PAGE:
Aims To understand Aristotle’s idea about efficient cause and final cause To understand how this was developed by AquinasStarterYou are created for a purpose.If you fulfil your purpose then you are “good”.What would you want to ask about this theory ??Do you agree with this ?
Recap – essay questions AO2 A02 – critical argument & justification of an opinioncomment on, consider, how farA02 –pos & negs / when does this theory work / no to what extent, why, assessA02 – when does this theory work and when does it stop working ? reasons / assess = for and againstdiscuss, consider critically, evaluate A02 – for and against / advantages and weaknesses draw to a conclusioninterpret, justifyA02 how would this be used in life or situations ? justify = argue & give reasons for this working
AO2 Homework Exam question“ Humans are, by nature, selfish. Their moral actions are driven by selfish desires.” Evaluate this claim (15 marks) AO2 MarkingLow level answers give information rather than reasoned argument, and often contain assertions that are not supported by evidence and/or reasoning.Middle level marks go to candidates who do try to address the question set and to present an orderly argument with justifying support. It is often superficiality of understanding or the inability to see more than one point of view that lets them down.The top levels go to answers that are well-informed, well-reasoned and that show the ability to think critically about more than one point of view and form a sensible judgement.
Background Natural law theory has it’s roots in the work of Aristotle who wrote in the fourth century BCE. Natural law theory was developed by Thomas Aquinas in the thirteenth century. Natural law became a central feature of catholic moral thinking.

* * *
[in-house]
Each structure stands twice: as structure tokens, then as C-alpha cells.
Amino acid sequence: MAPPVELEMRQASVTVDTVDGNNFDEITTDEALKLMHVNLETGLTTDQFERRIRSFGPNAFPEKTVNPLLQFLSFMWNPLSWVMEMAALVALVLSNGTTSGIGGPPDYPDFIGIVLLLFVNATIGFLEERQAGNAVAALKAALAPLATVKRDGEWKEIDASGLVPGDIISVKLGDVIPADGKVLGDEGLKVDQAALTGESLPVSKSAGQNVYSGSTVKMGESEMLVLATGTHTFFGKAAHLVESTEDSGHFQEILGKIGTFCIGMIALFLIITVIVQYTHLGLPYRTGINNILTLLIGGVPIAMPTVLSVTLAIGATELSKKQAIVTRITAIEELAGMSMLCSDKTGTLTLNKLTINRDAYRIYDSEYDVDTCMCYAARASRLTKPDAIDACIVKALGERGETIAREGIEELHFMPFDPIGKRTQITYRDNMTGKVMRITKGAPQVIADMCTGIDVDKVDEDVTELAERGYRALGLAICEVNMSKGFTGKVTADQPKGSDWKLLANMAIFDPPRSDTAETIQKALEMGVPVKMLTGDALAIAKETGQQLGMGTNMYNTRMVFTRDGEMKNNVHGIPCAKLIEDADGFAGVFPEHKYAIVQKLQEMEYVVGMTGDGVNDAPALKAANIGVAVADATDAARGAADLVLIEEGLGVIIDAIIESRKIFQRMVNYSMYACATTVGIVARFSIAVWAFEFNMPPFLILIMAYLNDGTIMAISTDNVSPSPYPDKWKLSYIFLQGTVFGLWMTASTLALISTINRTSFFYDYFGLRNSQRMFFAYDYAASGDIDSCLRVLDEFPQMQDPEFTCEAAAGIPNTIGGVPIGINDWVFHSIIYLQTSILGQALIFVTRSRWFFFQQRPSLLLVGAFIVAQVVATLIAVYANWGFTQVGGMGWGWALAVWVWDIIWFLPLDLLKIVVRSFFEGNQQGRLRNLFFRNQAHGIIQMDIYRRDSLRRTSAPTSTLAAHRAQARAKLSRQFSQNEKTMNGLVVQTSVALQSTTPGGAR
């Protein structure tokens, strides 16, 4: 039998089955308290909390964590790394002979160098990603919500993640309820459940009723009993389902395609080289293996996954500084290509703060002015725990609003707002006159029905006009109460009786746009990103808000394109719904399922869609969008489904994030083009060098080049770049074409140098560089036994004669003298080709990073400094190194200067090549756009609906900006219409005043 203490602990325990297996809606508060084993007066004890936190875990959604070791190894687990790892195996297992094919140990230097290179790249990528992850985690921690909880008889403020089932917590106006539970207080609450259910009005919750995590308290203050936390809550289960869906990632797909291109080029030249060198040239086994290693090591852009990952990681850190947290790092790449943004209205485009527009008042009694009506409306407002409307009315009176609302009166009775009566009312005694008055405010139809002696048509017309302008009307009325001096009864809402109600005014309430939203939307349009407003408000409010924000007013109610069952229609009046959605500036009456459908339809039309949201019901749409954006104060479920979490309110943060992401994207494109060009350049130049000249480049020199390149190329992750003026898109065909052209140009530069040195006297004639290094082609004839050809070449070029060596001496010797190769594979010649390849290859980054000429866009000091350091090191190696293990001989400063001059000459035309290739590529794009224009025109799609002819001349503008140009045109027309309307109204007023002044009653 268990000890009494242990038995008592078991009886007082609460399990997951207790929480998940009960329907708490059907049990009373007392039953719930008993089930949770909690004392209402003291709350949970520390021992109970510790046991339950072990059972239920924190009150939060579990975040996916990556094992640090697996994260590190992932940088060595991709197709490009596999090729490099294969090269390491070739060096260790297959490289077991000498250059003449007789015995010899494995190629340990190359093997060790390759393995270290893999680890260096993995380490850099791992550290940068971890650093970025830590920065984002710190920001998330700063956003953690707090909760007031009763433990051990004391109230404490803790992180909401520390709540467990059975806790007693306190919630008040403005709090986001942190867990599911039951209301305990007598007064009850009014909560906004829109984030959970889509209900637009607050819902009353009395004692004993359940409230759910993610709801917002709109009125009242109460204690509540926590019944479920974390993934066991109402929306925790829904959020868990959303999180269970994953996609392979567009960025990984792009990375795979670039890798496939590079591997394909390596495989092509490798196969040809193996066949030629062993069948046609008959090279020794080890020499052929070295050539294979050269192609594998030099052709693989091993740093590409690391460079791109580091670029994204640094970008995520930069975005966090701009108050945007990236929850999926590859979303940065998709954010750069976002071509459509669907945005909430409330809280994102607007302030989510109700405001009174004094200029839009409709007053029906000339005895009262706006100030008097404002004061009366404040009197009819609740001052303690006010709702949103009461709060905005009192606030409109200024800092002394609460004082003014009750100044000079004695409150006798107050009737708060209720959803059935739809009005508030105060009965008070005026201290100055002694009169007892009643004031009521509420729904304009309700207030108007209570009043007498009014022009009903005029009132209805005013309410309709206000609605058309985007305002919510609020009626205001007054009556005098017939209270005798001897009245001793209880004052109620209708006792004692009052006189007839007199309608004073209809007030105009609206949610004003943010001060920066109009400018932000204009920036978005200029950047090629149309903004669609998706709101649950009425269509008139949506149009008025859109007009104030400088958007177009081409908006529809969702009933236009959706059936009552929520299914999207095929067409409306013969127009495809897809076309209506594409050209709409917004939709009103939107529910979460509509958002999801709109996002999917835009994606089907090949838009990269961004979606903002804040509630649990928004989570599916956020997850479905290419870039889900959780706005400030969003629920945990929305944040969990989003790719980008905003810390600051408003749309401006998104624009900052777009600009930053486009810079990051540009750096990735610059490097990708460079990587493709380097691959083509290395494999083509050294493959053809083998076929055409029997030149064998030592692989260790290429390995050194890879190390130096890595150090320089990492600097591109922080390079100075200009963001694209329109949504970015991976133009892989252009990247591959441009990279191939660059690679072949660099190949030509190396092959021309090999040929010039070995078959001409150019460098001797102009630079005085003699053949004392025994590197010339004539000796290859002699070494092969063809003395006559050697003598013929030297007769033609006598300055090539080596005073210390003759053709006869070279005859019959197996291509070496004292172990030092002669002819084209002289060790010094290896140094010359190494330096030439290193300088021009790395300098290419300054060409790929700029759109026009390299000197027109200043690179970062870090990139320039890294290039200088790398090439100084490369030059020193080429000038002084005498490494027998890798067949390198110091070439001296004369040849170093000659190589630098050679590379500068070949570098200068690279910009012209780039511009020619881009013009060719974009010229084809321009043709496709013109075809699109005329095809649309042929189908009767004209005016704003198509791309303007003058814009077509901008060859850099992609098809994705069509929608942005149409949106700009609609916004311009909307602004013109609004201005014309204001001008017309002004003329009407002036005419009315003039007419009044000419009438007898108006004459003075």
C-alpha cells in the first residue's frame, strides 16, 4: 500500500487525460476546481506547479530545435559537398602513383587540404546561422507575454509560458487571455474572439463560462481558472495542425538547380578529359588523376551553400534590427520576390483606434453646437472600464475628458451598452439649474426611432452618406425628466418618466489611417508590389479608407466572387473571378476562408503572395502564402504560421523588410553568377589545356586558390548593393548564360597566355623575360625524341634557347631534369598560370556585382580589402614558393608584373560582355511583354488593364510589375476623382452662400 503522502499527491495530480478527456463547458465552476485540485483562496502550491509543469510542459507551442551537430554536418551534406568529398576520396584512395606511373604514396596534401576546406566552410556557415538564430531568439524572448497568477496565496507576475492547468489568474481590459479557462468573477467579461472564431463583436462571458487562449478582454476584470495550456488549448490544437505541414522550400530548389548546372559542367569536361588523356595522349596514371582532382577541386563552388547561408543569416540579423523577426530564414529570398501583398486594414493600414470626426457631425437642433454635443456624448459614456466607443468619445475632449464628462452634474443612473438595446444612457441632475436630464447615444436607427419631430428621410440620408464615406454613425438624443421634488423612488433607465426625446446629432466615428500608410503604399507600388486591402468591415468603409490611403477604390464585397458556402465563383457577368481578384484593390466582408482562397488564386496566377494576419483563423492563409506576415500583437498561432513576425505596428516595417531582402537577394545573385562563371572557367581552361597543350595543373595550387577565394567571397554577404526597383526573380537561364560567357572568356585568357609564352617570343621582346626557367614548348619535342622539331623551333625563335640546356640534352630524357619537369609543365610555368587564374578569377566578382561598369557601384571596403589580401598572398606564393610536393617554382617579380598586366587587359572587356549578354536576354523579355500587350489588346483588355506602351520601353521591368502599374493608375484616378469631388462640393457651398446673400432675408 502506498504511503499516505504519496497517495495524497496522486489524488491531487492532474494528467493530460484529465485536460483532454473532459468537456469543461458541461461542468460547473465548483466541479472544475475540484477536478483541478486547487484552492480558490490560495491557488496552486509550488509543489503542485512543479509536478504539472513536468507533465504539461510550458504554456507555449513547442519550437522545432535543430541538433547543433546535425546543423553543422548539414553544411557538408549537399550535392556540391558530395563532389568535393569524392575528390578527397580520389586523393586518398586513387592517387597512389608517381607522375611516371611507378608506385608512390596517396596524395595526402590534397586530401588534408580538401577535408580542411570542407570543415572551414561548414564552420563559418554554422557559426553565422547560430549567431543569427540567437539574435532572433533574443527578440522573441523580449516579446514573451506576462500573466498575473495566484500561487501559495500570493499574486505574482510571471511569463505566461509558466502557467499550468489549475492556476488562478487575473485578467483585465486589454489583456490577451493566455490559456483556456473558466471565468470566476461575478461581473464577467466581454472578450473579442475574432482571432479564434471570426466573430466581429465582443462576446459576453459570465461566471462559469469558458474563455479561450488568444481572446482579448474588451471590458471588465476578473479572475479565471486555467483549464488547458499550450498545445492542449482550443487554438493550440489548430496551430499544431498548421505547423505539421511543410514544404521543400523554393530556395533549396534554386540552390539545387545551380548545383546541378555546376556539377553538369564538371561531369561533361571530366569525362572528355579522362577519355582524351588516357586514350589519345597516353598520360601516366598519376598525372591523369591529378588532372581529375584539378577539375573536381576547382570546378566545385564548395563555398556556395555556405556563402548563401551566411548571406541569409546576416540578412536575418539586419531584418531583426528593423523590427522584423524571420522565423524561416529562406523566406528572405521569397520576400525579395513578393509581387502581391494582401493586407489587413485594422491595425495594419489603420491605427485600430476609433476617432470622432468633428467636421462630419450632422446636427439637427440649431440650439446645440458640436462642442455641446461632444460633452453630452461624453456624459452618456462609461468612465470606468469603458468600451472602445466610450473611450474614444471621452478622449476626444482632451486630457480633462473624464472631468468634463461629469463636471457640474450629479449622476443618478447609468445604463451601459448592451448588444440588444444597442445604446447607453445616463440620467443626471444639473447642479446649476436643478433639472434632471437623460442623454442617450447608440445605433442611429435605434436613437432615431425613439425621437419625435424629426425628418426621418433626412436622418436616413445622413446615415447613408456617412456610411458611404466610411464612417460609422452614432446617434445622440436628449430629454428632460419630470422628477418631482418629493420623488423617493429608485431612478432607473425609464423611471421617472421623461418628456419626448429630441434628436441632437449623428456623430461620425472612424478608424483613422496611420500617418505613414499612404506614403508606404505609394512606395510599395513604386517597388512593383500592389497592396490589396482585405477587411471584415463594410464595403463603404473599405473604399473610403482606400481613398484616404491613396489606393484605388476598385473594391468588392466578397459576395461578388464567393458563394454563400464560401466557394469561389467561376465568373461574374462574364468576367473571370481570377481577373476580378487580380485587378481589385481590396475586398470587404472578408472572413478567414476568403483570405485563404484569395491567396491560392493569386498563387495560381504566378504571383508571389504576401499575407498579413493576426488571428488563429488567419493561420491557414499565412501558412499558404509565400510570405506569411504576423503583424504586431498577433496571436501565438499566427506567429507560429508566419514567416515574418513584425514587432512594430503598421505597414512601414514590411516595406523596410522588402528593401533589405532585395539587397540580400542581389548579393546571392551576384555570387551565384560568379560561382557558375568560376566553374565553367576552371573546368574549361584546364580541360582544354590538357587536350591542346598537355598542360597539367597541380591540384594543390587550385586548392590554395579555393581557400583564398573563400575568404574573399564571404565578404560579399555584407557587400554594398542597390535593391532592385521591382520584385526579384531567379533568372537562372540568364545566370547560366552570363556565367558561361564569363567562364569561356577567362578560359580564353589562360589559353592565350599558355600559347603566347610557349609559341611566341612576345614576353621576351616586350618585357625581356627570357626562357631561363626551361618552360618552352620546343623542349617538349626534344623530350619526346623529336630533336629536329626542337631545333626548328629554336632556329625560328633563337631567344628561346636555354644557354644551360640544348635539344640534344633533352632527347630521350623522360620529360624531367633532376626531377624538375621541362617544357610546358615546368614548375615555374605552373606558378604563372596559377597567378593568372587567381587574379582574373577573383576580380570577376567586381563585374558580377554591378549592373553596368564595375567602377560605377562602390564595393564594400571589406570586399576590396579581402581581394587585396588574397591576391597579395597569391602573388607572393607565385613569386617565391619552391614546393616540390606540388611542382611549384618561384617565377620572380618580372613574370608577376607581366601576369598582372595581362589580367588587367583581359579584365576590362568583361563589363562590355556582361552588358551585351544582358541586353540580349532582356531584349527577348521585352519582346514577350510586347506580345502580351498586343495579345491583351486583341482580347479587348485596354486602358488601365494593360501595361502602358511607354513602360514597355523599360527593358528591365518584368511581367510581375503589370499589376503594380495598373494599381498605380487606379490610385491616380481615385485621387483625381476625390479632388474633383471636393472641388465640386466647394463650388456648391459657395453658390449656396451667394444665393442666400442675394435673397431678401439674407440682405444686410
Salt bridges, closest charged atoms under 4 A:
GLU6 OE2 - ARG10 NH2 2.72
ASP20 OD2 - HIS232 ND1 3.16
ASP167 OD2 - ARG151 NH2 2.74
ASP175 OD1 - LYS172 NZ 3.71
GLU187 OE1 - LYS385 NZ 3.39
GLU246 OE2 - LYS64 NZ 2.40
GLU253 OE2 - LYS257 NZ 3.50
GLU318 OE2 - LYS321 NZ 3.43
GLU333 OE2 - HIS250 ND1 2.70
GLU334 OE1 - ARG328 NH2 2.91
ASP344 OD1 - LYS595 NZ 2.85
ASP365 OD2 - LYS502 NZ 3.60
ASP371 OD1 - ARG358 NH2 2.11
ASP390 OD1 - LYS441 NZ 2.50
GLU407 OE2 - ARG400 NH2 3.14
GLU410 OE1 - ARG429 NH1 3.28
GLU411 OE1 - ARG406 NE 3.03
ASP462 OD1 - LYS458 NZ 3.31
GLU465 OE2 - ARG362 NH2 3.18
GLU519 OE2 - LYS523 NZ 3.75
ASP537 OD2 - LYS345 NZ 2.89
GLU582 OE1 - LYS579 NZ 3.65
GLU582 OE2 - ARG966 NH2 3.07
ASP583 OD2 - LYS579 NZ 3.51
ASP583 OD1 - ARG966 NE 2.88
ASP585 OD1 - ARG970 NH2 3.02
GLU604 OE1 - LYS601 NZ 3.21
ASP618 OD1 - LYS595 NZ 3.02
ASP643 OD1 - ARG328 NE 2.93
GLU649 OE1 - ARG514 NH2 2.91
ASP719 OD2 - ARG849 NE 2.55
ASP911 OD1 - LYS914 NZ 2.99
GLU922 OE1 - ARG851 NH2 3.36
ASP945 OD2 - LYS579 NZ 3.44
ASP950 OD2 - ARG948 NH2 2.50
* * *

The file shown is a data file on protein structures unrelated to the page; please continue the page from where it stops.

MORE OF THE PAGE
Card Sort AnswersJ Aristotle was the first person to think of the natural law approachD He lived in the fourth century BCE and was a Greek philosopher.Q Aristotle began thinking of his theory by distinguishing between “efficient causes” and “final causes”.
Card Sort AnswersF An efficient cause is what gets things done, a final cause is the end product.E Here is a first example, a child grows up to be an adult. K Aristotle would say that an “efficient cause” of the child’s growth is food and drink.
Card Sort AnswersO .. but the “final cause” is the adult into which the child is growing C A second example would be if I take a piece of wood…H … and carve it into a statueM The efficient cause is the knife I use.I .. but the final cause is the image that I want to create – the end statue.
Card Sort AnswersP To summarise Aristotle – everything (object and action) has some final meaning and purpose – it’s final cause – and this is what determines it’s “good”. N Therefore, if we understand what that final cause is, we will know what we need to do in order to achieve it.